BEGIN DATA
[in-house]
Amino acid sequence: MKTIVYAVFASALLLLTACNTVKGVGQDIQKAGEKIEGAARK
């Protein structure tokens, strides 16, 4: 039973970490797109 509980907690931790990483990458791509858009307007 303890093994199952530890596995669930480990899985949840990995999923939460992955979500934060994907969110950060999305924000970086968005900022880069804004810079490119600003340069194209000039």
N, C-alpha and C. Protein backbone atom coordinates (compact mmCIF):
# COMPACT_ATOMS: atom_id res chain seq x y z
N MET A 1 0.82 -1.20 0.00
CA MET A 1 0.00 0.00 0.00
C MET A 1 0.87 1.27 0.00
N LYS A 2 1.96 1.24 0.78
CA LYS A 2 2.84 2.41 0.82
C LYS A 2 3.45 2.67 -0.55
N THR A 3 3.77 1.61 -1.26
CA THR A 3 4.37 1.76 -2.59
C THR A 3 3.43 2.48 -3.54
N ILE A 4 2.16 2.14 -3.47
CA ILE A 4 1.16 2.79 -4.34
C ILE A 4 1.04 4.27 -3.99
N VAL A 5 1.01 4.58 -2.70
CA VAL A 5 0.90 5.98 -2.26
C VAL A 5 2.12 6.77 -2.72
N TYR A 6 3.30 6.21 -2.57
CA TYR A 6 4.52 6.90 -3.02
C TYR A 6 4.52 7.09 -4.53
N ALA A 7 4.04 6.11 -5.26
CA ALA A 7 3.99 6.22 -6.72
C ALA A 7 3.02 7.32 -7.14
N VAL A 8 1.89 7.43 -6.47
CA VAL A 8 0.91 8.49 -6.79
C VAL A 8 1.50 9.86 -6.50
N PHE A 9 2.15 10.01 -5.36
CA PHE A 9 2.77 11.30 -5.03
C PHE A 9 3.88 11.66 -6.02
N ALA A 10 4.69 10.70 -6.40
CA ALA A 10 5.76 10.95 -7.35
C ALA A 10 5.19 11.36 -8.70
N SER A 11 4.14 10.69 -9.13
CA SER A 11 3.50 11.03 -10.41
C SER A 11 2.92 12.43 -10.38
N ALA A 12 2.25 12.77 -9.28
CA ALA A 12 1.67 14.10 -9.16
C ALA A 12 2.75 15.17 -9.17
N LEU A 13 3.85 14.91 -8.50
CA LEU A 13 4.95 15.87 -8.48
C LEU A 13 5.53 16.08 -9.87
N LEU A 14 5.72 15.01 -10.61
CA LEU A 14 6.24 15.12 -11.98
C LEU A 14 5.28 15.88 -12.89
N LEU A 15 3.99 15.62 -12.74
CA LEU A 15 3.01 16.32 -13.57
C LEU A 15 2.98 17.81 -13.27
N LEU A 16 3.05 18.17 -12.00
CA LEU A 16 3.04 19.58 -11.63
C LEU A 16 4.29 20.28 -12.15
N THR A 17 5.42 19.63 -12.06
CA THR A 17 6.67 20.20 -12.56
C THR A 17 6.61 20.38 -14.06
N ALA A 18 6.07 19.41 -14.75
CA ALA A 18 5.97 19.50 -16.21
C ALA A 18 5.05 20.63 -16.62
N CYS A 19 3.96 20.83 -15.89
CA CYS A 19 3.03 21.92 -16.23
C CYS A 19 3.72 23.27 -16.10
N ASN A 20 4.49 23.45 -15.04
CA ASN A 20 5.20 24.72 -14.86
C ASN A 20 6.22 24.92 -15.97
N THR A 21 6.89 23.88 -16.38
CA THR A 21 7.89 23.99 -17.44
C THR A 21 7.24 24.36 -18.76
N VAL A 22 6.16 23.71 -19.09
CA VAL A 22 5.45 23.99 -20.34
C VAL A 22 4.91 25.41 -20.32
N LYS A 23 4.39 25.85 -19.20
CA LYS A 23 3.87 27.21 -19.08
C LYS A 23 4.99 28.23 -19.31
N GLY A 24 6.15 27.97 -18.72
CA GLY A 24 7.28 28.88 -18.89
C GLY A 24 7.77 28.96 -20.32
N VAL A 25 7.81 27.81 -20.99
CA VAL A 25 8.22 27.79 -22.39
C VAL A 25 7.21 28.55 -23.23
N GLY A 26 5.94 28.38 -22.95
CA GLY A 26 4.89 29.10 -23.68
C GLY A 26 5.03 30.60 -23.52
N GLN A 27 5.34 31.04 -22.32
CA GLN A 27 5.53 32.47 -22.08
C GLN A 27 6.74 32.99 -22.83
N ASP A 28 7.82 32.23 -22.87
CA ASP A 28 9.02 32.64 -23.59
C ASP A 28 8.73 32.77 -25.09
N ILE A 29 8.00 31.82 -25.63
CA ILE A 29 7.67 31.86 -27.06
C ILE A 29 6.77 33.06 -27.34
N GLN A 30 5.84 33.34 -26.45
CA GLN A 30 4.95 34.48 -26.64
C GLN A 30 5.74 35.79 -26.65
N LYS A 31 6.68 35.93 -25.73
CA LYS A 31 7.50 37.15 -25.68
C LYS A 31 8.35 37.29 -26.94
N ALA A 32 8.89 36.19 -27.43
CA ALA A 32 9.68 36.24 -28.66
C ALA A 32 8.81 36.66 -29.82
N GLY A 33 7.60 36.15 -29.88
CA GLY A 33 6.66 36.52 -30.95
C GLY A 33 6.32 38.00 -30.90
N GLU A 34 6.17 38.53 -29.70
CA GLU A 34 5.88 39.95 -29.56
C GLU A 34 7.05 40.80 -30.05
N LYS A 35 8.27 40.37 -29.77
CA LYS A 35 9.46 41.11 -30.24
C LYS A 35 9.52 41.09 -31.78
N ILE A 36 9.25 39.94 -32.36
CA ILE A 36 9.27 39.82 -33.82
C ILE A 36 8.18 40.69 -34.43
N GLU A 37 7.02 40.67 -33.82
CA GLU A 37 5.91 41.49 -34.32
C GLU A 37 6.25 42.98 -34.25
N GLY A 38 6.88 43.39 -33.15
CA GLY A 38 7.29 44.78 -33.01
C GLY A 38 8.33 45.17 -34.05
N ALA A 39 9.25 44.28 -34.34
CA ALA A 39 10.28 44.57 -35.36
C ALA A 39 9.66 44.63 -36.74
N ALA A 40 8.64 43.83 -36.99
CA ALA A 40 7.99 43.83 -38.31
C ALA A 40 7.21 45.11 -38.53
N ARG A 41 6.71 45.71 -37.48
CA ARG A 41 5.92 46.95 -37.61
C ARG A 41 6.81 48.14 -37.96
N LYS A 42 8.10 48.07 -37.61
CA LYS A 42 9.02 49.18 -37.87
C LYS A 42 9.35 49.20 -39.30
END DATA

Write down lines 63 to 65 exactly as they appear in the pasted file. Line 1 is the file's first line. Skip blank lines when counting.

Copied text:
N ASN A 20 4.49 23.45 -15.04
CA ASN A 20 5.20 24.72 -14.86
C ASN A 20 6.22 24.92 -15.97